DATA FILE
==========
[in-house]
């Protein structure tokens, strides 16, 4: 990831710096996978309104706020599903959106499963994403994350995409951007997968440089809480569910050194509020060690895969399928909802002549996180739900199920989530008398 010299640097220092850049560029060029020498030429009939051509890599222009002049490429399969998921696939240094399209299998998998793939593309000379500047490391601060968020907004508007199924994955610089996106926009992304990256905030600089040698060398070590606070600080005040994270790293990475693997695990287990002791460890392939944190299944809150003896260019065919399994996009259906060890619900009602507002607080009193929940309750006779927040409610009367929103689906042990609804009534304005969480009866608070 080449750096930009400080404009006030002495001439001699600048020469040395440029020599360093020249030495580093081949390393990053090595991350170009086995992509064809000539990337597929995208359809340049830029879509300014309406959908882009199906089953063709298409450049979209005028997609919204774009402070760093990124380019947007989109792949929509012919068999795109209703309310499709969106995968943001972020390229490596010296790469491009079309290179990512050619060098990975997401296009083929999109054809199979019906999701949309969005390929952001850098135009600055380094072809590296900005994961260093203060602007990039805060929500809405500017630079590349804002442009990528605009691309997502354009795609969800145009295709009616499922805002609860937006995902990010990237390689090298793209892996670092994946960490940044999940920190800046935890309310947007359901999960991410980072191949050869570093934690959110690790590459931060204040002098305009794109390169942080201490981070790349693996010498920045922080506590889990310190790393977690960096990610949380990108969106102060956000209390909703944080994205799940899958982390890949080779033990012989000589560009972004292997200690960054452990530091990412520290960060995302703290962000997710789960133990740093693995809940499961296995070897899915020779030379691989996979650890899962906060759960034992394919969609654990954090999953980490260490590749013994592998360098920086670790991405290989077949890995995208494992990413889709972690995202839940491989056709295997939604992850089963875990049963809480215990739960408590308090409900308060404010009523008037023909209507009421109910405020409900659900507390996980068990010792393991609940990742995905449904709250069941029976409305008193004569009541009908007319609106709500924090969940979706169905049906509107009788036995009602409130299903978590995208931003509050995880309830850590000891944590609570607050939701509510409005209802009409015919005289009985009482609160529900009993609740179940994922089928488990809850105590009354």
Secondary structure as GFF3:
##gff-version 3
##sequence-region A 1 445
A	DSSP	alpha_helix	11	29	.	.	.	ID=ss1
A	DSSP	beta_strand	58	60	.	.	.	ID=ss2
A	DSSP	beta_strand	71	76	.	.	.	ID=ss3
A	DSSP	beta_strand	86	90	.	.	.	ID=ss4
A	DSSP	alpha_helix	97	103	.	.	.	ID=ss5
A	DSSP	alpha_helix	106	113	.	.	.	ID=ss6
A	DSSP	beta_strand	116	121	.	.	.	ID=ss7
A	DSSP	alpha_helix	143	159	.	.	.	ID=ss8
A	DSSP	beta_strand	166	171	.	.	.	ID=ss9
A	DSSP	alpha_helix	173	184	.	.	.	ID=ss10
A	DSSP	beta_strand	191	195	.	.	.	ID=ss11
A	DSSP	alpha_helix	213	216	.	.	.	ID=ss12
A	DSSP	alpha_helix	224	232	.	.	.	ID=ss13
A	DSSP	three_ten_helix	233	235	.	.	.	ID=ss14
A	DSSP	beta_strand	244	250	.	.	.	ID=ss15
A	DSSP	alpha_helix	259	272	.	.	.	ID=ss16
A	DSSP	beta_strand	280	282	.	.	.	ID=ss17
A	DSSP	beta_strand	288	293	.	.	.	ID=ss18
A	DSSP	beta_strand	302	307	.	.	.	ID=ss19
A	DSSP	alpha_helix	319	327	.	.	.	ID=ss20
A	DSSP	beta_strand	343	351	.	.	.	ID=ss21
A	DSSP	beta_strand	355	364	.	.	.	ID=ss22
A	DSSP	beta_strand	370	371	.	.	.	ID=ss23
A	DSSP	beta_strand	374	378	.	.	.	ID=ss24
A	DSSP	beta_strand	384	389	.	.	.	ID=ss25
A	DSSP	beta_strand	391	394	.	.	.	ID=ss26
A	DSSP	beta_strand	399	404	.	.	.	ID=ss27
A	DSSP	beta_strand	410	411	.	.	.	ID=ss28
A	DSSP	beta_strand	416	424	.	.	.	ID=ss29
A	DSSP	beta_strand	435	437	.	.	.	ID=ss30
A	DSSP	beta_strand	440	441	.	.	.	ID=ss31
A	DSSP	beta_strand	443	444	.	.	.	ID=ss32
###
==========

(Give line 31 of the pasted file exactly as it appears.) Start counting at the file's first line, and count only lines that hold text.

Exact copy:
A	DSSP	beta_strand	391	394	.	.	.	ID=ss26